Unresolved Hurdles

The rights activists in New Delhi (from 2004 to 2014), who started from above and prioritised broad reforms, suffered from insufficient implementation through local governments and their sociopolitical base among the grassroots. But the Kerala campaigners (from 1980 to 2000), who started from below and benefited from a solid base, never managed to fully link their local roots and actions with democratically governed wider programmes and citizen action movements. These weaknesses became obvious by April and May 2020 during the struggle against COVID-19, when local action proved insufficient (Chathukulam and Tharamangalam 2020; Törnquist 2021).

Most obviously, there was, by then, a need for broad state-level welfare schemes to guarantee people’s livelihood and support production. Further, local action could not handle the increasing conflicts with the central government on how to monitor the health status of the huge number of migrants returning home. There had to be joint measures, beyond the communities, to fight the increasing community transmission of the virus and handle the extensive travel when the Onam harvest festival came around. The recommendations on social distancing and mobility to contain COVID-19 were sometimes too zealously enforced, which in some cases even called for police intervention. Meanwhile, local elections were on the horizon, and it was hard for politicians to insist on strict discipline; party priorities and the lack of a unifying overall policy disrupted joint local action against the pandemic.

On the state level, the handling of sensitive individual health data was politicised and issues beyond the urgent common challenges were blown up in the media, such as a gold-smuggling case involving a secretary of the chief minister (Krishnakumar 2020a, 2020b, 2020c). By early 2021, community transmission in Kerala was among the highest in the country (Maya 2021). In short, the initial local containment of the pandemic was not followed up with sufficient statewide measures and coordination. Thus, there was a risk that top-down governance and paternalism would overtake the efforts at a democratic combination of public and citizen action.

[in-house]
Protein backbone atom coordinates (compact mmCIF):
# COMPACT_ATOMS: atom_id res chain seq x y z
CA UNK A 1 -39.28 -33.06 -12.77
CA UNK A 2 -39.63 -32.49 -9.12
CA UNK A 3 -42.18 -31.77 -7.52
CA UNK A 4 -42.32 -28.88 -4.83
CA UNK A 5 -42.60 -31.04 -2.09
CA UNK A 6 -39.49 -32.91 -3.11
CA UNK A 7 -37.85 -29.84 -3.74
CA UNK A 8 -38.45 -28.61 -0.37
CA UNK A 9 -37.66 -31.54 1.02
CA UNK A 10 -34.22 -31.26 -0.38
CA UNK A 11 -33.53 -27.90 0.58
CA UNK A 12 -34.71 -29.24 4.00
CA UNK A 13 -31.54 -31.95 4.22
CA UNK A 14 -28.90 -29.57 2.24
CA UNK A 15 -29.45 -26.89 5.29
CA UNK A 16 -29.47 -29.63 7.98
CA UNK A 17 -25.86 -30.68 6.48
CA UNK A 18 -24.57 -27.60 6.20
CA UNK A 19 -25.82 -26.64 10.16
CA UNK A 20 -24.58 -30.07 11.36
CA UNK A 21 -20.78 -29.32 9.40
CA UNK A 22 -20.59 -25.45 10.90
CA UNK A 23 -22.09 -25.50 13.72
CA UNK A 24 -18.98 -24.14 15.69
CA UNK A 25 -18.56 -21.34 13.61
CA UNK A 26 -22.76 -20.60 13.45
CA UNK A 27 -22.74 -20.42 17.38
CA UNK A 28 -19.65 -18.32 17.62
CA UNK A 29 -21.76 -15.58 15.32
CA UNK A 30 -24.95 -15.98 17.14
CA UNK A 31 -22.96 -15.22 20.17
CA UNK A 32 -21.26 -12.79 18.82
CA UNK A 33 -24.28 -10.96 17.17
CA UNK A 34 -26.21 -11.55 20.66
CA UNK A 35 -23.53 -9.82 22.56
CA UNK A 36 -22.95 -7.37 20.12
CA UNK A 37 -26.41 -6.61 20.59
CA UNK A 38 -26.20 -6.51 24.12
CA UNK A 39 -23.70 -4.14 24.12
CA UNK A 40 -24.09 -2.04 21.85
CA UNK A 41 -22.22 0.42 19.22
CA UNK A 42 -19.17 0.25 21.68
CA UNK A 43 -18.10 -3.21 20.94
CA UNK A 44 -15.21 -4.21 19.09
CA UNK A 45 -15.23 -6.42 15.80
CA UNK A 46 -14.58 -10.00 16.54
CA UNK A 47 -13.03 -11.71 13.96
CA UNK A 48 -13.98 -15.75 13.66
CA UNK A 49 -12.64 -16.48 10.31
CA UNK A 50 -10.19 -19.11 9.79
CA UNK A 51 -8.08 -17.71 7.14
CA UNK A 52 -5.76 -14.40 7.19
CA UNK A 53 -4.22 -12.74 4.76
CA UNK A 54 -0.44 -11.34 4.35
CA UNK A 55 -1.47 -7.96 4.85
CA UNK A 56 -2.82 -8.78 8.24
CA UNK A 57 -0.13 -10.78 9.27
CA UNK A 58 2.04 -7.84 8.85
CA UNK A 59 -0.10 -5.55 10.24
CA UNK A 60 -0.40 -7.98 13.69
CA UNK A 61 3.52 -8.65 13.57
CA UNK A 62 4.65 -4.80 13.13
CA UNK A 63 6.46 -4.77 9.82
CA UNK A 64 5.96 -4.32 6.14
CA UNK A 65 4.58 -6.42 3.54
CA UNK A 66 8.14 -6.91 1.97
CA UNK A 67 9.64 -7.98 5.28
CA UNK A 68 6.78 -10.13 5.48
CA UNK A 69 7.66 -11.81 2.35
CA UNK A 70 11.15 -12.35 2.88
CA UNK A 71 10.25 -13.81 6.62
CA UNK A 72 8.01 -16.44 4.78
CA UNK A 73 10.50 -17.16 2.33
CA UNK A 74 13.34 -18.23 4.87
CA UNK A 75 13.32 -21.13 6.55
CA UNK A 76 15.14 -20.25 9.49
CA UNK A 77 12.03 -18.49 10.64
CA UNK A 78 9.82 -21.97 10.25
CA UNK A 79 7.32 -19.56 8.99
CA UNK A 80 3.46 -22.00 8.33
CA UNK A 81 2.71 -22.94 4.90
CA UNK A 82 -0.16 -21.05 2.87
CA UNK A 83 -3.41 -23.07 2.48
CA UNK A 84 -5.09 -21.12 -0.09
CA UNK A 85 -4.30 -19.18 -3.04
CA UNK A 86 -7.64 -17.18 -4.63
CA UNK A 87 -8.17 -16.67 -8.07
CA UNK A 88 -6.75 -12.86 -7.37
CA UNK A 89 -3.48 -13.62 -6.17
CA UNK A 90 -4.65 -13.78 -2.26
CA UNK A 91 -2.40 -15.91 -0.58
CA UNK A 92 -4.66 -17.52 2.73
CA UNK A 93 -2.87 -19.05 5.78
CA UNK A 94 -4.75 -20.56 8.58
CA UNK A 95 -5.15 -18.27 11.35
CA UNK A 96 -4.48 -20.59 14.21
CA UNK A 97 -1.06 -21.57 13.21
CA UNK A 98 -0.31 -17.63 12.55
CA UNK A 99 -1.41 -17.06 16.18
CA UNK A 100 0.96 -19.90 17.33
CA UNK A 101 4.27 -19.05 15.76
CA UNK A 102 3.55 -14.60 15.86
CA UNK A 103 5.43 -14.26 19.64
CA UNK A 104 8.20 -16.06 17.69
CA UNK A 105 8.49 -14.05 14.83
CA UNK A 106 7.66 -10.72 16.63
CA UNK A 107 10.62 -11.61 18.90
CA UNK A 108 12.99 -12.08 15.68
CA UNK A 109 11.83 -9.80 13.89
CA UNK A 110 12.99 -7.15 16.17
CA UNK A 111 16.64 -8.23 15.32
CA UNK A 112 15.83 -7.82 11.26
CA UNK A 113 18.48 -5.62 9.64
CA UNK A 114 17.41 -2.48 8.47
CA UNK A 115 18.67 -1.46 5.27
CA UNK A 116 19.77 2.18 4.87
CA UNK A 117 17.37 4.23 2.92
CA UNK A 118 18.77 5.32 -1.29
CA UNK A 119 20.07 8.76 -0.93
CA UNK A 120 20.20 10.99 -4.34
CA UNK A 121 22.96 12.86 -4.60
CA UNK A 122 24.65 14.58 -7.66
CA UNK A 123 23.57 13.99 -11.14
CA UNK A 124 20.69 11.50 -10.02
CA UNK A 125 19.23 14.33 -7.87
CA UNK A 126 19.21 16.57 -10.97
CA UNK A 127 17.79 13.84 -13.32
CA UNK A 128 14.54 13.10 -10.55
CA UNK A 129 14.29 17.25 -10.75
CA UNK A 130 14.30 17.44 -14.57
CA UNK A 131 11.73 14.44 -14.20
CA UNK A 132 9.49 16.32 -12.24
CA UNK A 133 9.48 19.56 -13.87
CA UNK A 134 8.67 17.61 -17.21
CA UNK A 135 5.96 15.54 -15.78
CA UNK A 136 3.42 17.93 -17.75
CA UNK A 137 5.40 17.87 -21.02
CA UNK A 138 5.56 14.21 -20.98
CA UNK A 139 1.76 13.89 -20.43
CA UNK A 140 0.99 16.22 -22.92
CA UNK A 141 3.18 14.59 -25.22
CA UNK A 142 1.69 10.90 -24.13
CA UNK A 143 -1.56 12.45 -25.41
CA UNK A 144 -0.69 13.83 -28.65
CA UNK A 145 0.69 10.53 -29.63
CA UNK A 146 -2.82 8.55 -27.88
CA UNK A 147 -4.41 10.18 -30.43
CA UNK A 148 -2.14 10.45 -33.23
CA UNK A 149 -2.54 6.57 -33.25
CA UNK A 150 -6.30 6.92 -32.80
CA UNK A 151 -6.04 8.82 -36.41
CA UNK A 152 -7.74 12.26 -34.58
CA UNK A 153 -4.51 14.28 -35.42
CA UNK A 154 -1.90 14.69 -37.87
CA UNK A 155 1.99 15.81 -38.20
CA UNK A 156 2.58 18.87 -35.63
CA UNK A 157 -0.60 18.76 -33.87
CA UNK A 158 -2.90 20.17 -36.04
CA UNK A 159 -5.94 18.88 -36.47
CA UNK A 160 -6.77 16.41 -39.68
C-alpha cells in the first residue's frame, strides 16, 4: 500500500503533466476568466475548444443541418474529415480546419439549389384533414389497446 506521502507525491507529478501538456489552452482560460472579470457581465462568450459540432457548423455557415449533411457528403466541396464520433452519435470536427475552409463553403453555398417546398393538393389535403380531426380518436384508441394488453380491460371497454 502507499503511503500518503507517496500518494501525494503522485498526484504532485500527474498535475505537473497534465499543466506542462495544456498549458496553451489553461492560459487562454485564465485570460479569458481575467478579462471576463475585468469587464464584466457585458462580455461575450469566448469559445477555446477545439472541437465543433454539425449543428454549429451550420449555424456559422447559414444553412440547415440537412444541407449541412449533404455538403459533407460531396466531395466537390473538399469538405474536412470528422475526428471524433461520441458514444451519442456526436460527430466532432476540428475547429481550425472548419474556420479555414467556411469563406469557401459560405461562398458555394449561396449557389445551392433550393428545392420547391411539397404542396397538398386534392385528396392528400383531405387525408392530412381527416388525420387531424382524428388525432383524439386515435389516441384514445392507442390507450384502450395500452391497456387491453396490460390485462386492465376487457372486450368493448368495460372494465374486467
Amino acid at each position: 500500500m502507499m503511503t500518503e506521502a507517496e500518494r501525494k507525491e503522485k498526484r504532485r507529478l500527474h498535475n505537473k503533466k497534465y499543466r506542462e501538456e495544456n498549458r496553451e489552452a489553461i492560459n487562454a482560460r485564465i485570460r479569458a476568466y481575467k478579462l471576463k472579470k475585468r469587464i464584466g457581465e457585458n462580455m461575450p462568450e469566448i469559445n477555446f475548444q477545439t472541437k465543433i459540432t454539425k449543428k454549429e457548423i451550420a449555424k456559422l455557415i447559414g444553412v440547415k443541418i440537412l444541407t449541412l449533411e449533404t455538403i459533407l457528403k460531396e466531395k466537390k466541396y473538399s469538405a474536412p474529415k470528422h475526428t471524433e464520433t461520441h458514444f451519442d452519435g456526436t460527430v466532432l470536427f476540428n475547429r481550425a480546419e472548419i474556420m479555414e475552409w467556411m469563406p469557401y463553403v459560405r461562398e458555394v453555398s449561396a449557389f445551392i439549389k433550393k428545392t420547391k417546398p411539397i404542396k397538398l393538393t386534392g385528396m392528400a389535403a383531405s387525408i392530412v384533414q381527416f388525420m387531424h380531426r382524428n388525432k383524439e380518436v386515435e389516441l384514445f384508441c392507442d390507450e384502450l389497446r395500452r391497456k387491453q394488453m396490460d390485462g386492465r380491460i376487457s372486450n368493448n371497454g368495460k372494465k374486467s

As already indicated, these dynamics brought to mind crucial unresolved problems during the bottom-up struggle for popular development from the late 1980s to the early 2000s (Törnquist 2021a). One is that even though there are now many more local development-oriented associations and action groups that address various grievances (Velayudhan 2020), their prime rationale is still not to link groups and issues in other local settings. And when they try, it is difficult. Beyond the local level, there is a shortage of forums for cooperation and negotiation with various partners. So the focus is often on action for special issues and demands—and on gaining patronage from political leaders. The major partial exception is the Kudumbashree groups. Meanwhile, synergies with the “old” organisations and movements related to production and work, such as unions and farmers organisations, remain poor. Historically, they used to provide the much-needed linkages. But now, for decades, they have been subordinated to the priorities of political parties and lost their focus on popular development and universal welfare.

Similarly, the original focus on issues that can be addressed and resolved locally continues to make it hard to consider linkages with the “outside world,” including broader markets, modern economic development, extensive labour migration, and remittances. At the same time, there is no formula for comprehensive planning, including environmental concerns, both public and private assets, resources, and investments.

The ideological priority of grassroots-oriented activists was to shape and expand “non-capitalist” spheres of popular development, maybe as a step towards people’s communes. But building local alternatives was difficult to combine with struggles to tame and alter the wider frameworks where capitalism remained dominant. And while there was a general model for linking central and local planning, this was mainly about general principles and the primacy of local needs and resource mobilisation. This was fine in many ways, but it remained unclear as to how local priorities would fit into a broad transformative reform programme, if any, that could link actors, sectors, and multiple levels of governance.